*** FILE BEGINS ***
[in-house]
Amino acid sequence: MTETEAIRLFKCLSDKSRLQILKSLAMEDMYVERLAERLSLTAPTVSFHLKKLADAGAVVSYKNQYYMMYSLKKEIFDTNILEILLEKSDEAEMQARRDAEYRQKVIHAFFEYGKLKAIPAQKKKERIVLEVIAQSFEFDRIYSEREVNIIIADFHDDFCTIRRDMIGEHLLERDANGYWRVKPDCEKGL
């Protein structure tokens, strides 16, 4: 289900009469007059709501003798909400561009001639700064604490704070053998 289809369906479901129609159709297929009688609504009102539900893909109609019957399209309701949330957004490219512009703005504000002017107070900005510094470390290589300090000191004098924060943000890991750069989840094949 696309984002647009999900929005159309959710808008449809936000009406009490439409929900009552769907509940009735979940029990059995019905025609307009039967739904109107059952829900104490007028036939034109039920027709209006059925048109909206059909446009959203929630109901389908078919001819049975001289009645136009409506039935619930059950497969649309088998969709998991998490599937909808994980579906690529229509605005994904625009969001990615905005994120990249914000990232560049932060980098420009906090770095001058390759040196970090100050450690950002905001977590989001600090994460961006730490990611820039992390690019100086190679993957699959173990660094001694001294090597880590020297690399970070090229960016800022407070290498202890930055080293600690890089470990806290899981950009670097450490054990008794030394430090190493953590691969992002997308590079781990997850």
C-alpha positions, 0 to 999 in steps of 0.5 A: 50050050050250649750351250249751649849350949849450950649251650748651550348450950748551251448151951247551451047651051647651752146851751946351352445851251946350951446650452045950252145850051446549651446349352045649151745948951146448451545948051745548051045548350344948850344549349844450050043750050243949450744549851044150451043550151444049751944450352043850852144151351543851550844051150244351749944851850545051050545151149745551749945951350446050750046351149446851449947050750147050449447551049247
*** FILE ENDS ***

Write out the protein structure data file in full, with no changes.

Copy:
[in-house]
Amino acid sequence: MTETEAIRLFKCLSDKSRLQILKSLAMEDMYVERLAERLSLTAPTVSFHLKKLADAGAVVSYKNQYYMMYSLKKEIFDTNILEILLEKSDEAEMQARRDAEYRQKVIHAFFEYGKLKAIPAQKKKERIVLEVIAQSFEFDRIYSEREVNIIIADFHDDFCTIRRDMIGEHLLERDANGYWRVKPDCEKGL
């Protein structure tokens, strides 16, 4: 289900009469007059709501003798909400561009001639700064604490704070053998 289809369906479901129609159709297929009688609504009102539900893909109609019957399209309701949330957004490219512009703005504000002017107070900005510094470390290589300090000191004098924060943000890991750069989840094949 696309984002647009999900929005159309959710808008449809936000009406009490439409929900009552769907509940009735979940029990059995019905025609307009039967739904109107059952829900104490007028036939034109039920027709209006059925048109909206059909446009959203929630109901389908078919001819049975001289009645136009409506039935619930059950497969649309088998969709998991998490599937909808994980579906690529229509605005994904625009969001990615905005994120990249914000990232560049932060980098420009906090770095001058390759040196970090100050450690950002905001977590989001600090994460961006730490990611820039992390690019100086190679993957699959173990660094001694001294090597880590020297690399970070090229960016800022407070290498202890930055080293600690890089470990806290899981950009670097450490054990008794030394430090190493953590691969992002997308590079781990997850």
C-alpha positions, 0 to 999 in steps of 0.5 A: 50050050050250649750351250249751649849350949849450950649251650748651550348450950748551251448151951247551451047651051647651752146851751946351352445851251946350951446650452045950252145850051446549651446349352045649151745948951146448451545948051745548051045548350344948850344549349844450050043750050243949450744549851044150451043550151444049751944450352043850852144151351543851550844051150244351749944851850545051050545151149745551749945951350446050750046351149446851449947050750147050449447551049247